Protections Do Not Extend to Bolo-Wearing Workers
Byline: On the Job by Bureau of Labor & Industries For The Register-Guard
Q: Our company dress code requires that all salesmen wear a tie. We now have an issue with a particular salesman who has started wearing bolo ties to work. Our written policy doesn't specify that this is prohibited, but we really want our sales staff to wear traditional silk - or at least cloth - ties. Would it be discriminatory to ban bolos?
A: Cowboys haven't attained protected class status under Oregon or federal discrimination laws, so prohibiting the bolo won't infringe on your employee's civil rights. But you might consider amending your policy so that it's more specific.
As an employer, you have the right to set your own dress code. Just be sure that you have a legitimate business reason for your policy and that you apply it in a nondiscriminatory manner.
You can certainly require that receptionists, sales staff and other employees who interact with customers present themselves in a manner consistent with the company image you want to portray. This may include a required uniform, limits on jewelry and visible tattoos, and restrictions on hair length and color (no purple or green, for instance).
In some cases, you may be obligated to make an exception to your dress code, where it would be a reasonable accommodation for an individual with a sincerely held religious belief.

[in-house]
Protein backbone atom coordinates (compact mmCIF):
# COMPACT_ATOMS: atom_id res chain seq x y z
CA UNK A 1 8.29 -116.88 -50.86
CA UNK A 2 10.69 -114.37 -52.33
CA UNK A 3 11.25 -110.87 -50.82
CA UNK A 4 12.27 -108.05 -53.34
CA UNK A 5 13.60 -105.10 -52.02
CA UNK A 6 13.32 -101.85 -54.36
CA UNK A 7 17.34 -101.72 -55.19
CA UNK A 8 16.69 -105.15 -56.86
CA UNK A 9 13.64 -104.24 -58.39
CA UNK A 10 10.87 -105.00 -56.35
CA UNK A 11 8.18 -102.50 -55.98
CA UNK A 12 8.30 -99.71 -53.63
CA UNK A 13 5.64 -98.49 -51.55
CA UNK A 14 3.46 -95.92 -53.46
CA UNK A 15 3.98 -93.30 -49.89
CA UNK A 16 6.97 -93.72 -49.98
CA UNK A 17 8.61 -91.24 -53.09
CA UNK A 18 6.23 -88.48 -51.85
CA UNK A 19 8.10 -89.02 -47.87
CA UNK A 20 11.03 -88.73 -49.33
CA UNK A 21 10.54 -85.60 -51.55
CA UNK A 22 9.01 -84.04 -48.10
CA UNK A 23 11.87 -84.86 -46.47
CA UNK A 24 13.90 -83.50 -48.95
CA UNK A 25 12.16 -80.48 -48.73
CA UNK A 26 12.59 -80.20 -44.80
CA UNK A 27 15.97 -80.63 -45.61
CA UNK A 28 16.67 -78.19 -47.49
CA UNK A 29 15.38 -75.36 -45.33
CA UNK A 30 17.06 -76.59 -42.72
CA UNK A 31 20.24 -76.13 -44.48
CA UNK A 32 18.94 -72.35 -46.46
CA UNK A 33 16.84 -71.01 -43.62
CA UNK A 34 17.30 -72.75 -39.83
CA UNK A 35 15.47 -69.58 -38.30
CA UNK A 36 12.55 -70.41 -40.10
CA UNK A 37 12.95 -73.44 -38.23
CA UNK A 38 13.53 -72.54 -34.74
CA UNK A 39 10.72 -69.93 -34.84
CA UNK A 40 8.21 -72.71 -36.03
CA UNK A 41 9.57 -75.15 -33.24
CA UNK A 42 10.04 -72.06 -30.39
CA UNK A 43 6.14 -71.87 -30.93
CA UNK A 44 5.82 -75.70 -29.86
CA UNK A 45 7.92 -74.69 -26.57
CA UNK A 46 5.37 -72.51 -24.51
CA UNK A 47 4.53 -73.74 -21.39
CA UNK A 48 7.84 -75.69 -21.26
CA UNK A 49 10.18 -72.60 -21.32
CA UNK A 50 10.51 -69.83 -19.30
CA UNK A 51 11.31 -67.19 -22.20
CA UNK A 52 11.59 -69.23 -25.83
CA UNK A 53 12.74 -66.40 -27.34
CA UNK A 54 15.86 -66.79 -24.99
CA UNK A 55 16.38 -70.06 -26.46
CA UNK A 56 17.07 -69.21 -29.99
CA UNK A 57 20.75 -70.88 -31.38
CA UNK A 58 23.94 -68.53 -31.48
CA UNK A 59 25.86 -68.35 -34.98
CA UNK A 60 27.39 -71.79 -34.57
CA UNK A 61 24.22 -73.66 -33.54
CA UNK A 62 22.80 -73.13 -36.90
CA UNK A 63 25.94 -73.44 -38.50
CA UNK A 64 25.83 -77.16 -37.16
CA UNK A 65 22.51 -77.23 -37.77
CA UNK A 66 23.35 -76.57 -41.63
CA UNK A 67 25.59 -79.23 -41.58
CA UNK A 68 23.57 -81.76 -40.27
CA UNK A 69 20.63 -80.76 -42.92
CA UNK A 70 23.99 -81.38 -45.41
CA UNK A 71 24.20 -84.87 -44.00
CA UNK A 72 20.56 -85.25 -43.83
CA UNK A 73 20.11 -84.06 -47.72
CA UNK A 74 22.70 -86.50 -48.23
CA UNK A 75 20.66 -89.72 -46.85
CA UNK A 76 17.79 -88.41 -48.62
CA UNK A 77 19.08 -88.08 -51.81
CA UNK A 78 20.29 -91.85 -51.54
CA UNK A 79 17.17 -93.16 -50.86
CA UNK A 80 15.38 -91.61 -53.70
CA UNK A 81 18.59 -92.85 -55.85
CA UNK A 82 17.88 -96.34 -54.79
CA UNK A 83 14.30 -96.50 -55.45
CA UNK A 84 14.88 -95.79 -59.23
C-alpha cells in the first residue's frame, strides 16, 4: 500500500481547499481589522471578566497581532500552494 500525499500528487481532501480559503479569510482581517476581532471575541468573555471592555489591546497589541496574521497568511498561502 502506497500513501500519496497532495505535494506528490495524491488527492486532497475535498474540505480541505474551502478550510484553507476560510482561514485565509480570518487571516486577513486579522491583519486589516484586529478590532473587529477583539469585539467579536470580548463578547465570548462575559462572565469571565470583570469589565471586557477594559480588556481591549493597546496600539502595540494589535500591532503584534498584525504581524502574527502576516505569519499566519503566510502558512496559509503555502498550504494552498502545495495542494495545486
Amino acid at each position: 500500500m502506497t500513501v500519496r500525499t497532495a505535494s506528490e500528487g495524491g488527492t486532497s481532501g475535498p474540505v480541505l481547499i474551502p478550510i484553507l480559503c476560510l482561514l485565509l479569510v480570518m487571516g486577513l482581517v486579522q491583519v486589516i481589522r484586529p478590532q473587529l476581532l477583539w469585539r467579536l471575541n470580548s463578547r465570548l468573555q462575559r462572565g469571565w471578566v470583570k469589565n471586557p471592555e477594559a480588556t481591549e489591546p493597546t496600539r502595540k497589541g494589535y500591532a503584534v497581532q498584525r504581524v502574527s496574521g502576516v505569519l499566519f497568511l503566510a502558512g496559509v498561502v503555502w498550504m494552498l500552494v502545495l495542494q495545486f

Q: Our policy in the past has been to pay employees for up to eight weeks when they are on jury duty. However, we've been acquired by a larger corporation, and as of next year, we're no longer going to offer paid leave for jury duty. What happens if one of our salaried, exempt employees goes on jury duty?
A: Despite your policy change, you'll have to pay an exempt employee's full weekly salary if he or she is out on jury duty but still works part of the week.
The salary rules for exempt employees generally require you to pay their full day's salary when they work part of a day, and their full week's salary when they work part of a week. Oregon and federal wage regulations permit you to dock an exempt employee's salary only in a few scenarios, including when the exempt employee chooses to take a full day off for personal reasons and in some cases when the exempt employee misses a full day due to illness or disability. …